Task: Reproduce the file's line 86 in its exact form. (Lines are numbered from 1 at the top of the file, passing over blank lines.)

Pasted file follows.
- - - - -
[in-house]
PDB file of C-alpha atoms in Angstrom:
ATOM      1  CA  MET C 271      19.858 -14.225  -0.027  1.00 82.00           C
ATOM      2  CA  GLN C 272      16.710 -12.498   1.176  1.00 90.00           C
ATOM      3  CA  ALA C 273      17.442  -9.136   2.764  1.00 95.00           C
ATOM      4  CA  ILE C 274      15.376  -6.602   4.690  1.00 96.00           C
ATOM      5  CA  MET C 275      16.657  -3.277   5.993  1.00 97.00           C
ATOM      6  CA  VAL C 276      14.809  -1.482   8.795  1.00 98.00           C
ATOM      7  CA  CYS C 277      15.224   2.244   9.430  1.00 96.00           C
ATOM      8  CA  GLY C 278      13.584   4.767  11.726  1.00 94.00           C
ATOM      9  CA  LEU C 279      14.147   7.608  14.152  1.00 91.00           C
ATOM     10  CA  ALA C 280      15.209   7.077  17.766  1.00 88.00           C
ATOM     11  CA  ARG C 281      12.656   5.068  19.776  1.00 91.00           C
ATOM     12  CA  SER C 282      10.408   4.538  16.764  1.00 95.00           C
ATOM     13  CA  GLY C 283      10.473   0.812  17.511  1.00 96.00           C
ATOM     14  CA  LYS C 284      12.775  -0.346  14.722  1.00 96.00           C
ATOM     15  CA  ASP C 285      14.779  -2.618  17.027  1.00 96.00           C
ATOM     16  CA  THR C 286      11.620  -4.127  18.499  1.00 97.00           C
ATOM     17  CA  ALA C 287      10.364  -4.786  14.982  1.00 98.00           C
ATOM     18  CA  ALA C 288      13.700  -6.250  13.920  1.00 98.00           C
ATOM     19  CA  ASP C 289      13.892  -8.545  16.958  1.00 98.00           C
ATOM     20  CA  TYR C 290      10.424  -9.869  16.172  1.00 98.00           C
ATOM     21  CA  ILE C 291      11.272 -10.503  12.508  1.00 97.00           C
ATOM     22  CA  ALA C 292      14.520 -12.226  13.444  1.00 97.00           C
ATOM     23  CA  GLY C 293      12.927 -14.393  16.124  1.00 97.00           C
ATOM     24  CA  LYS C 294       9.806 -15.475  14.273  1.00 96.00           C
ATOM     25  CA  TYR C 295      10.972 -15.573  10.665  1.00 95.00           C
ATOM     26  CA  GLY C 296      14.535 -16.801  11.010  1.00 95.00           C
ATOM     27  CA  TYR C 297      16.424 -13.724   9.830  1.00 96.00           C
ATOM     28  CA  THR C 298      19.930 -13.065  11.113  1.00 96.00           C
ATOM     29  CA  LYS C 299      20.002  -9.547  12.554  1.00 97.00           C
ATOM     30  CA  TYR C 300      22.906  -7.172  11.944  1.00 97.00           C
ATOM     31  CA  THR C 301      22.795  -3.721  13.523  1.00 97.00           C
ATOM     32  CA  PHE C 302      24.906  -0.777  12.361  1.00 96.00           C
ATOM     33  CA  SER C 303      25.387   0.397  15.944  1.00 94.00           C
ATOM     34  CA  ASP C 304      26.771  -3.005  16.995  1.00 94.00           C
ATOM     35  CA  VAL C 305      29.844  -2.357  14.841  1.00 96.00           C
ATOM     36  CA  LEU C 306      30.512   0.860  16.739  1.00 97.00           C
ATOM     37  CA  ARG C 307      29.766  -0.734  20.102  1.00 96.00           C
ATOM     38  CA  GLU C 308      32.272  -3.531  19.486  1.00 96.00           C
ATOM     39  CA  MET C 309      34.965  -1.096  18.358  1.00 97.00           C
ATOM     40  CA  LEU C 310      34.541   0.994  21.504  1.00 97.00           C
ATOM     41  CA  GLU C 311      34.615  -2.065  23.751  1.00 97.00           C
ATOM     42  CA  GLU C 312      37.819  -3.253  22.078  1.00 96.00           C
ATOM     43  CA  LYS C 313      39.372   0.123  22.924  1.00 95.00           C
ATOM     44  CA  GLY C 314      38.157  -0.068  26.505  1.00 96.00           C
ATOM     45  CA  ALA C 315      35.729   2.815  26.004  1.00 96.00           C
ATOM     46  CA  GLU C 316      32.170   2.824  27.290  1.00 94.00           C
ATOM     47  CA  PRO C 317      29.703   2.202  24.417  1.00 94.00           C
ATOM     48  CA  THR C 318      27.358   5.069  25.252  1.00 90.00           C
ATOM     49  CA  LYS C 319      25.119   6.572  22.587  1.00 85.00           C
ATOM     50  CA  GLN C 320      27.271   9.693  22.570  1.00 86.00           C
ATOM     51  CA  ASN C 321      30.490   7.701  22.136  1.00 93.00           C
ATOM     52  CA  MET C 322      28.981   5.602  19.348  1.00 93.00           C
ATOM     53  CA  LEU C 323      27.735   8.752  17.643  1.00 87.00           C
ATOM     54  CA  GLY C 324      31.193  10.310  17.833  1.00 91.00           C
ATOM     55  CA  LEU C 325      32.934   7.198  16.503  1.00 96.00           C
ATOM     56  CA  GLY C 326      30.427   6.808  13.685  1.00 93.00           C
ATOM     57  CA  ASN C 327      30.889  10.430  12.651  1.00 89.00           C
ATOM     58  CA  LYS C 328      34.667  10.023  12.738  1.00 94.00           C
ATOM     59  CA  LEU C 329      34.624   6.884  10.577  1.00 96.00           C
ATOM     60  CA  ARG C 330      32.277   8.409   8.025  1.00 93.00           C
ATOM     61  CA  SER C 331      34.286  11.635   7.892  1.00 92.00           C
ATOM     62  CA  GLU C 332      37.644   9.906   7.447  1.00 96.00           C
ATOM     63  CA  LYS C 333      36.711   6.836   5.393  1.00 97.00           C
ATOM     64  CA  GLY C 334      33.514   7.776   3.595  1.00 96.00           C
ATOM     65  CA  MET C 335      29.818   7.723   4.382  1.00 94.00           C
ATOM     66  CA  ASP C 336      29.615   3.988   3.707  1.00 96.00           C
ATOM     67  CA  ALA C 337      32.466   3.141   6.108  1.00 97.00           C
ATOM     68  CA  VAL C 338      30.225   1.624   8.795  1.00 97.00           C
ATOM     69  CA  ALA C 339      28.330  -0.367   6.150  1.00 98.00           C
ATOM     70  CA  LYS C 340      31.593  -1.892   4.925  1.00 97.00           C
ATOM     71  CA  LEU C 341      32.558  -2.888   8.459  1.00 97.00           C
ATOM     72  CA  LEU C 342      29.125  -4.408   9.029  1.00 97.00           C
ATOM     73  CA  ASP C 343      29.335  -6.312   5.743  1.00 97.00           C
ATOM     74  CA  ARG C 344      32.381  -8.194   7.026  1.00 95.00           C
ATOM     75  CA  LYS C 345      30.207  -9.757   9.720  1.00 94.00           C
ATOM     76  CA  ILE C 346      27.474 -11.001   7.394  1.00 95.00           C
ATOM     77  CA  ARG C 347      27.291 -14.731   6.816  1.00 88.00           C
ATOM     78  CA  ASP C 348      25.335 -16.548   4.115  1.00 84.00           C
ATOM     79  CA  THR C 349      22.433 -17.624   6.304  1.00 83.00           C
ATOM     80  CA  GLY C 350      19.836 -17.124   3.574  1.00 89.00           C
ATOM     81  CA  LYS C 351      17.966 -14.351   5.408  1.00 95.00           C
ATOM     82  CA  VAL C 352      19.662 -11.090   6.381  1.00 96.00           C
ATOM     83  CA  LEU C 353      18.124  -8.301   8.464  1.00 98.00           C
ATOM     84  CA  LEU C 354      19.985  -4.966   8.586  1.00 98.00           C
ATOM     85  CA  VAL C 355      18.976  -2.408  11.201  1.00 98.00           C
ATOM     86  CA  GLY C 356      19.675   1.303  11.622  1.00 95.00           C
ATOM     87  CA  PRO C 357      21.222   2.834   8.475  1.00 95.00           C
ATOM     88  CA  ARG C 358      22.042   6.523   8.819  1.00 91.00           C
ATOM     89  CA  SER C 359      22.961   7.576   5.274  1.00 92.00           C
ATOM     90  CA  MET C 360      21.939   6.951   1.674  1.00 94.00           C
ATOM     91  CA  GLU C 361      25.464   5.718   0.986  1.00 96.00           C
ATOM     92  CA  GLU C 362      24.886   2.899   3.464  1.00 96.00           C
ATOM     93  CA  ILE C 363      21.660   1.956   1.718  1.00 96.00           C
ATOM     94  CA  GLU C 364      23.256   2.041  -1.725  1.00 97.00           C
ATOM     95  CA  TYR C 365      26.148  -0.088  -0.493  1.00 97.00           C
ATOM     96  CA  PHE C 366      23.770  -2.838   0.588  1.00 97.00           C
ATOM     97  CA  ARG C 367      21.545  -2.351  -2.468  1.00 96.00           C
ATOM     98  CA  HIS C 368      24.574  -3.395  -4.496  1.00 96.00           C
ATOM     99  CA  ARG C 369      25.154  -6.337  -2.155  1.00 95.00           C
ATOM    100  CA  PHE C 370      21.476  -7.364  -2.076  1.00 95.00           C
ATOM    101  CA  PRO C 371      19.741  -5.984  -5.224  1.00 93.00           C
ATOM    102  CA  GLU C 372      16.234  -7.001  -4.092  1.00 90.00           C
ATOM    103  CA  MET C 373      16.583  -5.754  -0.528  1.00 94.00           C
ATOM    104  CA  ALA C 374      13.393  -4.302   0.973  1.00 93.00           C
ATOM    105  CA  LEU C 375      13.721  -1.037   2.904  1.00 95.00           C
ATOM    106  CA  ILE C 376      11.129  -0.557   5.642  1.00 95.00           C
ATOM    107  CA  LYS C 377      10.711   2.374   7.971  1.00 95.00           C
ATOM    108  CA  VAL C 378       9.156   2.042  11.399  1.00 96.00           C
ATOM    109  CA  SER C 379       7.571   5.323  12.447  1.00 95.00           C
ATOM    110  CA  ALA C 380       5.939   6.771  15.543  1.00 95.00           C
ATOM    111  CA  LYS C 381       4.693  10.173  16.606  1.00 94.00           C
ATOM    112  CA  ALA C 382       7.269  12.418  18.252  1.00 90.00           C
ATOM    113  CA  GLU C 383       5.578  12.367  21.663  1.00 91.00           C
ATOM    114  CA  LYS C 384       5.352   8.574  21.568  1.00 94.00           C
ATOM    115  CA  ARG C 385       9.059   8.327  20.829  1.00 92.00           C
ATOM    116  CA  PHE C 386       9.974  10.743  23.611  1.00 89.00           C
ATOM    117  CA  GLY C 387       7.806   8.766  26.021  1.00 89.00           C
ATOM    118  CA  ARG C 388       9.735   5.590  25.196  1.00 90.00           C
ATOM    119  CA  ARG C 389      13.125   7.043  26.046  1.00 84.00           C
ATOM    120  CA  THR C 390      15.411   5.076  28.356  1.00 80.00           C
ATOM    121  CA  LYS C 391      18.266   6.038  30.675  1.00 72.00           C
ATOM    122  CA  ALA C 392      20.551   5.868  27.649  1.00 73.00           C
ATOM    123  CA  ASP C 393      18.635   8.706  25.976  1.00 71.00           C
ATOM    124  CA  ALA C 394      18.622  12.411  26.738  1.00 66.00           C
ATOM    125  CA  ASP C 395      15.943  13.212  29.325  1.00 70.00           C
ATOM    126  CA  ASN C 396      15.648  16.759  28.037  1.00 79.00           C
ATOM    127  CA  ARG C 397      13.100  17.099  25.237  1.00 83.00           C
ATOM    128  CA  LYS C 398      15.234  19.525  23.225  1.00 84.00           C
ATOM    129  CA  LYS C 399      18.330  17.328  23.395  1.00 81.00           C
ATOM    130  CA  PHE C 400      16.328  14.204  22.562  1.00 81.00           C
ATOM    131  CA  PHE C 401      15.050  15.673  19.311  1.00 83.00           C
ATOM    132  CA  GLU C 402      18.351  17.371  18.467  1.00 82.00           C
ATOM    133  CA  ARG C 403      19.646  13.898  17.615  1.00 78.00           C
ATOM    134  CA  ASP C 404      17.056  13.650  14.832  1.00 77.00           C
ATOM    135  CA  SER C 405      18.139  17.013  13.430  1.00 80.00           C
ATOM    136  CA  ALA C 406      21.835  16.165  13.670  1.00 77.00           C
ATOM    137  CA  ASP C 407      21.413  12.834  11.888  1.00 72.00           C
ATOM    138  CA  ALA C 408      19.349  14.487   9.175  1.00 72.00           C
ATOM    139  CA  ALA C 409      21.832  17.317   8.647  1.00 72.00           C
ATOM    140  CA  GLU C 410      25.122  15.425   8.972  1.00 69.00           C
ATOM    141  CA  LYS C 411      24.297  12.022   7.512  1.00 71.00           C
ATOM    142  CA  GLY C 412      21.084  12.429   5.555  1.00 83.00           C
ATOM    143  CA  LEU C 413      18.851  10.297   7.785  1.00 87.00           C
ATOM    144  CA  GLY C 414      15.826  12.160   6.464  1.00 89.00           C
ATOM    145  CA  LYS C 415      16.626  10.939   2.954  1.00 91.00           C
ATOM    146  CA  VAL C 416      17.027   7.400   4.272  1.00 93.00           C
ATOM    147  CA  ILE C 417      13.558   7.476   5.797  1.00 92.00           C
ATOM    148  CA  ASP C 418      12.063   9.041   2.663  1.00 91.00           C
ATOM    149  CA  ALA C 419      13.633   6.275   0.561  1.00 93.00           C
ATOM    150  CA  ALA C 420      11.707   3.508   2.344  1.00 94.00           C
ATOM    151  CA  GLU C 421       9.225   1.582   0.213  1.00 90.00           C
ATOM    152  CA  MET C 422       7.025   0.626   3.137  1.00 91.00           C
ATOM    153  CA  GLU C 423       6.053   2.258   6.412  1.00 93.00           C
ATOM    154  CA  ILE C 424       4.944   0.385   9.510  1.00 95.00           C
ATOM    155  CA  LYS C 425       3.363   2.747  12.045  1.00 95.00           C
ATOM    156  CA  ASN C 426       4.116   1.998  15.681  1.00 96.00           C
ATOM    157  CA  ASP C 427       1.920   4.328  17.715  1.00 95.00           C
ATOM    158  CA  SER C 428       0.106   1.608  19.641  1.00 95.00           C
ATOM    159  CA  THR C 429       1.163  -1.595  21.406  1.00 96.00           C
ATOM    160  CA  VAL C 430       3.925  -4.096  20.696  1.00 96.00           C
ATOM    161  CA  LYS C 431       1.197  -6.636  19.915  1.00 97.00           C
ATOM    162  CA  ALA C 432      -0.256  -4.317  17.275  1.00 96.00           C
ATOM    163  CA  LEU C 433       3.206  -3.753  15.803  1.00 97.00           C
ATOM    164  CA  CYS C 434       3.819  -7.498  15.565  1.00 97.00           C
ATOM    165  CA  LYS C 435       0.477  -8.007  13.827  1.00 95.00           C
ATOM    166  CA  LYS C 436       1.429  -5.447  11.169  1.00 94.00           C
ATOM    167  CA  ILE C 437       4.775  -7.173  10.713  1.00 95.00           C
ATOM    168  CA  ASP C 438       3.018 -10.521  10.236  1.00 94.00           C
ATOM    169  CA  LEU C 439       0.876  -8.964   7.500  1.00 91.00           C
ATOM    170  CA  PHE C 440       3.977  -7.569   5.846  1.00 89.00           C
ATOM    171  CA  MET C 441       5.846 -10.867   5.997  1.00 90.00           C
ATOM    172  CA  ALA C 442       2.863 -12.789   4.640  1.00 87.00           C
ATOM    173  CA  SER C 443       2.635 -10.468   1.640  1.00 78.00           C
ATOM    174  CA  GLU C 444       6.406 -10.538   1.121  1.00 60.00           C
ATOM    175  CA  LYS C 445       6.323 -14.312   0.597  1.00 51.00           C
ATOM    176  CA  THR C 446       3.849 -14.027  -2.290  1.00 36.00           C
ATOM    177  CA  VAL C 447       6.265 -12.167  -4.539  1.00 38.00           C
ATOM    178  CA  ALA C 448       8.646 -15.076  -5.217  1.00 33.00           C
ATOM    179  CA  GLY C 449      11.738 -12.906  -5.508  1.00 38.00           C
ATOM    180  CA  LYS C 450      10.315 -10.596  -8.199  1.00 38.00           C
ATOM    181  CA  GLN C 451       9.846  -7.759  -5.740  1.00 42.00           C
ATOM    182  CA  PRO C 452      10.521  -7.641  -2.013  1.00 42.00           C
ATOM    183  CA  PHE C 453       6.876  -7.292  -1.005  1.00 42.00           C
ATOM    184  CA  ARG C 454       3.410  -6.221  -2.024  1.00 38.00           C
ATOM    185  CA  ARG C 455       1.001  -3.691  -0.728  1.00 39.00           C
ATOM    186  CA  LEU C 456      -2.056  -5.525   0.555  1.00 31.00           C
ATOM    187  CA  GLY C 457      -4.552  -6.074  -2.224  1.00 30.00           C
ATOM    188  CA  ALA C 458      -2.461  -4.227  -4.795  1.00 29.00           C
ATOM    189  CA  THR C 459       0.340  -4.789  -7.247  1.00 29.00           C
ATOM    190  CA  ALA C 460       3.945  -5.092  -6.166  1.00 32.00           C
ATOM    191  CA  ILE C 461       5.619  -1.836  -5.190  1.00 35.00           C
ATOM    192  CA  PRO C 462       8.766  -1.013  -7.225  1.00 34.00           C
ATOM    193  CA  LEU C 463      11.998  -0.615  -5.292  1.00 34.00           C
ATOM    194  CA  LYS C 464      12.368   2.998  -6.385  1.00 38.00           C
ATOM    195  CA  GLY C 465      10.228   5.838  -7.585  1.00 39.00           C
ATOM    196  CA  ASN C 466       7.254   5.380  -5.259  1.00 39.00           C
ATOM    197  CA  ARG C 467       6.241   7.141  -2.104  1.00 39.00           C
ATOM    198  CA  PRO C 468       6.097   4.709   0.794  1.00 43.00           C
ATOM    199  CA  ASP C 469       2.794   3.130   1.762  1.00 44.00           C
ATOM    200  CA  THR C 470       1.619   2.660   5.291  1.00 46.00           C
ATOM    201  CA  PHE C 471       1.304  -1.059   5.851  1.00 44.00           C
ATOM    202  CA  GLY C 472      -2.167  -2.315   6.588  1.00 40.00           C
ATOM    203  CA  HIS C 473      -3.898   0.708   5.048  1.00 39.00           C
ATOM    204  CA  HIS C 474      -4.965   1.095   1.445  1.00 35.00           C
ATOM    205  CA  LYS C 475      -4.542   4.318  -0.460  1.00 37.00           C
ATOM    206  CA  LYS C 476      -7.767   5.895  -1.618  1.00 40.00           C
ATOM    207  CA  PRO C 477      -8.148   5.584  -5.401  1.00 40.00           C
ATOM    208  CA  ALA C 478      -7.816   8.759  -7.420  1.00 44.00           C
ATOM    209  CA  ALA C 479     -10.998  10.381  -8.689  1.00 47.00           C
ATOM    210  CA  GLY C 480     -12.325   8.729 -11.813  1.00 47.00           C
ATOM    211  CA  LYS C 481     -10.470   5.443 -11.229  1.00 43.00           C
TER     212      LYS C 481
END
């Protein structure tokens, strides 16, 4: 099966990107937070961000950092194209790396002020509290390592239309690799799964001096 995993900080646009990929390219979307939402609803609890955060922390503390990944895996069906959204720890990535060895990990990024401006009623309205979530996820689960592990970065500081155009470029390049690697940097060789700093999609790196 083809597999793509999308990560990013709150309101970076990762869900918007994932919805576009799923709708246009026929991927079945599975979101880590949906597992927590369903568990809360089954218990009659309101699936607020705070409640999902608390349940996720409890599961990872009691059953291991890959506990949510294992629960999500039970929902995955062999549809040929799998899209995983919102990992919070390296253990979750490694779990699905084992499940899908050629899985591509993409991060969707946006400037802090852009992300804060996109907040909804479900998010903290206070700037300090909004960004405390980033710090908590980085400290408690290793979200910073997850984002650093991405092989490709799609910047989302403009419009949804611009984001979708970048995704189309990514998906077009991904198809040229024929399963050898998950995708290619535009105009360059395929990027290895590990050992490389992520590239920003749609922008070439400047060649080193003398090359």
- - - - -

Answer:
ATOM     84  CA  LEU C 354      19.985  -4.966   8.586  1.00 98.00           C